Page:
My Boot-Box of Rocks

5 March 2019

Some people store collectibles in shoe-boxes, but for me I need a boot-box to store my rocks.

Why rocks? For some, it’s the polished beauty of a gemstone that tickles their fancy or the perfect shape of a well-cleaved crystal which strikes awe. However, you will find my collection dominated by earthy colours and imperfect shapes. I find that the greatest thing about a rock is the story it tells.

As a youngster, I would spend a lot of my pocket money on small gemstones at the local health food store. These were small, colourful and polished to catch the eye. I collected them by the dozen. I even bought a copy of The Crystal Bible, only to be disappointed to find more information about chakras than the stones themselves. There’s a common perception that scientific understanding removes the ‘magic’ and romance from an object, but I couldn’t be more in dissent.

My favourite gemstone from those days was the tigers’ eye. It comes in many colours, particularly red and brown, but its distinctive feature is its thin banding. How this banding forms is the most interesting feature of the gem.

Many tiger’s eyes are small pieces of banded iron formations (BIFs), which are massive stone formations kilometres thick and many kilometres wide. BIFs are bands of iron-rich haematite and chert, which individually are only centimetres thick. It is these ancient rocks, up to 2.6 billion years old, that provide much of central Australia’s most impressive landscapes. But these rocks could only begin to form when the first bacterial life began photosynthesising light and oxygenating oceans and skies. This process drove the most dramatic climatic event of our planet’s history, Snowball Earth, when the earth was covered in ice as potent greenhouse gases combusted away. Glacial deposits became the dominant rock in this era and BIFs disappeared deep into the crust.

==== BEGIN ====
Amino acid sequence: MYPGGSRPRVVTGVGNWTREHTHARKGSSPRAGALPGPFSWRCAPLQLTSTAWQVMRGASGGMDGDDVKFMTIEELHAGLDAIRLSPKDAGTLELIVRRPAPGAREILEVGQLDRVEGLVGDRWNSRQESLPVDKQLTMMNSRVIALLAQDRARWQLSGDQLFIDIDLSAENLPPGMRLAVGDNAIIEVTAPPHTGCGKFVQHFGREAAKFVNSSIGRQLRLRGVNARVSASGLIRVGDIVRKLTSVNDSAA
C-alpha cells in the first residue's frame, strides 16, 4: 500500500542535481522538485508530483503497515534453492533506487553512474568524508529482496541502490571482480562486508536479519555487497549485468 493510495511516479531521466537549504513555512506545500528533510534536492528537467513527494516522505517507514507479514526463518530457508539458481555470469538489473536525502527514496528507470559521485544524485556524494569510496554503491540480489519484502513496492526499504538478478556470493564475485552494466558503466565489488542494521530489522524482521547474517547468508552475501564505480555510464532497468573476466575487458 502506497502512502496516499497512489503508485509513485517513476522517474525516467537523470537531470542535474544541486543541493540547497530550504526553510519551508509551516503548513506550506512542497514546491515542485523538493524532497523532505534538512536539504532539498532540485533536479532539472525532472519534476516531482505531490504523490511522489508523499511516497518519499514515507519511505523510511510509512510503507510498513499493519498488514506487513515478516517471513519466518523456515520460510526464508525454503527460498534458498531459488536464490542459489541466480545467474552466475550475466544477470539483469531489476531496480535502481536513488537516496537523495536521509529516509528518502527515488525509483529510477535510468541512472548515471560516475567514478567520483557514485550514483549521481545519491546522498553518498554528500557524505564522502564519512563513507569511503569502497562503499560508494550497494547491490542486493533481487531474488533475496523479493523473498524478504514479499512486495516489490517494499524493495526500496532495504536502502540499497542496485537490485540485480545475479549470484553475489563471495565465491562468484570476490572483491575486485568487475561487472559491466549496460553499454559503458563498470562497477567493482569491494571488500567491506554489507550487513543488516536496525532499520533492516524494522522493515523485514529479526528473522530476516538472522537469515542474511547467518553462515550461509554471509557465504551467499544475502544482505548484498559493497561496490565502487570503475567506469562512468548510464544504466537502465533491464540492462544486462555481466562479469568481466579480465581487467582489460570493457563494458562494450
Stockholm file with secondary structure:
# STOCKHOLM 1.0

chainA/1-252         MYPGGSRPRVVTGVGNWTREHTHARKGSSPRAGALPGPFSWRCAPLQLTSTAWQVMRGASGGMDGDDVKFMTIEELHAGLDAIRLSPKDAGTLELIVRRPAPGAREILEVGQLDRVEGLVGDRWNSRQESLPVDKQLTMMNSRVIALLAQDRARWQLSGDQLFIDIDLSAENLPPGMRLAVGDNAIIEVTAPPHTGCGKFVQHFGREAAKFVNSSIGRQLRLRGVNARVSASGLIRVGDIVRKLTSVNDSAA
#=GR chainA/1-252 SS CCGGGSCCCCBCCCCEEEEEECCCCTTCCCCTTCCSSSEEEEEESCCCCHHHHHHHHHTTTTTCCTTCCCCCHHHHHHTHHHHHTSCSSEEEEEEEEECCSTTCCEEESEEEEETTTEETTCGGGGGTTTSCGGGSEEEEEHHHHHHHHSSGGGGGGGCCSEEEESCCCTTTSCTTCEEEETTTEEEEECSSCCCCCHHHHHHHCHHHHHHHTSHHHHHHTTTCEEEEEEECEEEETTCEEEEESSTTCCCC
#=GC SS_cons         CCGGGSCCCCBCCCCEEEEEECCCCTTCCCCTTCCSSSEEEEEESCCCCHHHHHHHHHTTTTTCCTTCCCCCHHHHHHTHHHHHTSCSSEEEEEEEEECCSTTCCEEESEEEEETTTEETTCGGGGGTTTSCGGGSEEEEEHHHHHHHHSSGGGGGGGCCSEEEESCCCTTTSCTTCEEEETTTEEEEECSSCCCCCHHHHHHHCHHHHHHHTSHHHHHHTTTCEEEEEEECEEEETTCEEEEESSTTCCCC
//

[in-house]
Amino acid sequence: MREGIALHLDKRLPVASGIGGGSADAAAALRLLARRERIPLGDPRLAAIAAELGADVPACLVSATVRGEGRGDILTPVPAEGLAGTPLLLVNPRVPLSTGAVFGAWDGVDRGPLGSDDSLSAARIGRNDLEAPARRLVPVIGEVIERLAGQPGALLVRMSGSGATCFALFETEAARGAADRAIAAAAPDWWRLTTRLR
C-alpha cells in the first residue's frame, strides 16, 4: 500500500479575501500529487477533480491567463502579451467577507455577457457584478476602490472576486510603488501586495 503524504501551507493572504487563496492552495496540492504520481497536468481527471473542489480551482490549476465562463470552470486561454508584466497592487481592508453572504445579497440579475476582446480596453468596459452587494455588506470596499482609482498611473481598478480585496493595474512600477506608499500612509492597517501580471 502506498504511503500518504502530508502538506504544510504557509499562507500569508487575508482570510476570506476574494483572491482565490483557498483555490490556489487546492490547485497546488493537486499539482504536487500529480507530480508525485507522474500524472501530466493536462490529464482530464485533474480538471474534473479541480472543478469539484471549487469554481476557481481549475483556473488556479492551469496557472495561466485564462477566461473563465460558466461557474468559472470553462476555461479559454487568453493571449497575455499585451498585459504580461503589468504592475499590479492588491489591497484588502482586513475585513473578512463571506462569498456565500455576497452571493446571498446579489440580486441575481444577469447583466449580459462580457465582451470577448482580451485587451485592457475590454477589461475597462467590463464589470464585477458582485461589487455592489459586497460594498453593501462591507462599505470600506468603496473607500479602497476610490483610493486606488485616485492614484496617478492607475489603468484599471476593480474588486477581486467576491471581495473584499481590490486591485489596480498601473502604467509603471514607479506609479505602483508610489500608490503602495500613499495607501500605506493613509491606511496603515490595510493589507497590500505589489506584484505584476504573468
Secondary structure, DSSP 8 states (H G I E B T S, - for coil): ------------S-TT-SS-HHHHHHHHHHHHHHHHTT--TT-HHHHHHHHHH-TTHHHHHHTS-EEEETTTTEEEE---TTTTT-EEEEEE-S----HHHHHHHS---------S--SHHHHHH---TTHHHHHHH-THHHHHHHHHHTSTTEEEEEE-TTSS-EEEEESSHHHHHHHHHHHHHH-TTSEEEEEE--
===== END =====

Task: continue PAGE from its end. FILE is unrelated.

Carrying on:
For the avid rock collector, nothing beats the experience of finding your first fossil! Over two summers, I volunteered with Dinosaur Dreaming, the Cretaceous period fossil hunt run by Melbourne Museum. It’s hard work, breaking large chunks of hard, grey sandstone into pieces the size of sugar cubes in the hot sun and sandy wind of the Cape Otway coast. I kept my first bone, which was an underwhelming coin-sized brown patch, likely from a fish. More exciting was my third find, a slightly squashed, but still whole, vertebra. This bone was kept by the museum for later preparation and research, for it likely came from a small polar dinosaur by the name of Leaellynasaurus.

Leallynasaurus lived some 100 million years ago in the polar forests of Victoria. The climate was far warmer than today and the polar regions were covered in conifer forests. Australia was rifting apart from Antarctica at the time, which produced wide and deep river systems to rival the Amazon. Among these forested valleys lived tiny, agile herbivores like Leaellynsaurus, as well as predatory newt-like amphibians the size of crocodiles, named Koolasuchus. All the clues to this alien world, from the fossils to the ripple marks left by rivers, can be found under the sands along the coast of Cape Otway and Gippsland… if you just know where to look.

The prized items of my collection are the stunning gemstones I collected whilst on a field-trip to Broken Hill. For third-year Geology, one can choose to spend two grueling weeks under the beating sun criss-crossing the desert-like scrub, looking for the next outcrop to map and observe. But on our day off, we visited a local rock collector within whose shed lay a magnificent collection of huge, polished gemstones expertly arranged. He took us out along dirt tracks to find impressive gems of our own. Amongst the gems, my favourites were the many garnet crystals I took home. Their earthy colours may be relatively dull, but it is their habit of forming perfectly shaped dodecahedrons that impresses me. What awesome forces could produce such a crystal?

Broken Hill is on the Eastern edge of the Australian Pre-Cambrian Craton, a landscape dominated by deserts above, containing ancient rocks below. Rocks deposited in shallow, lifeless seas over a billion years ago were then buffeted by continental collisions and crushed by growing mountain ranges. Rocks that befall this fate are called metamorphic, because, much like an insect from a larva, they are reborn; their crystals are regrown under immense heat and pressure. For my little garnets to form required temperatures above 530° Celsius and over four thousand atmospheres worth of pressure. I struggle to comprehend the billion-year ordeal this 50-cent piece-sized gem underwent before being dug up by a curious human.

My years of amateur rock collection and studying our Earth’s natural history have imbued me with a deeper appreciation for both the fragility and power of nature. I hope that by sharing such stories, we can all learn to appreciate the full 4.6-billion-year story of the earth beneath our feet.


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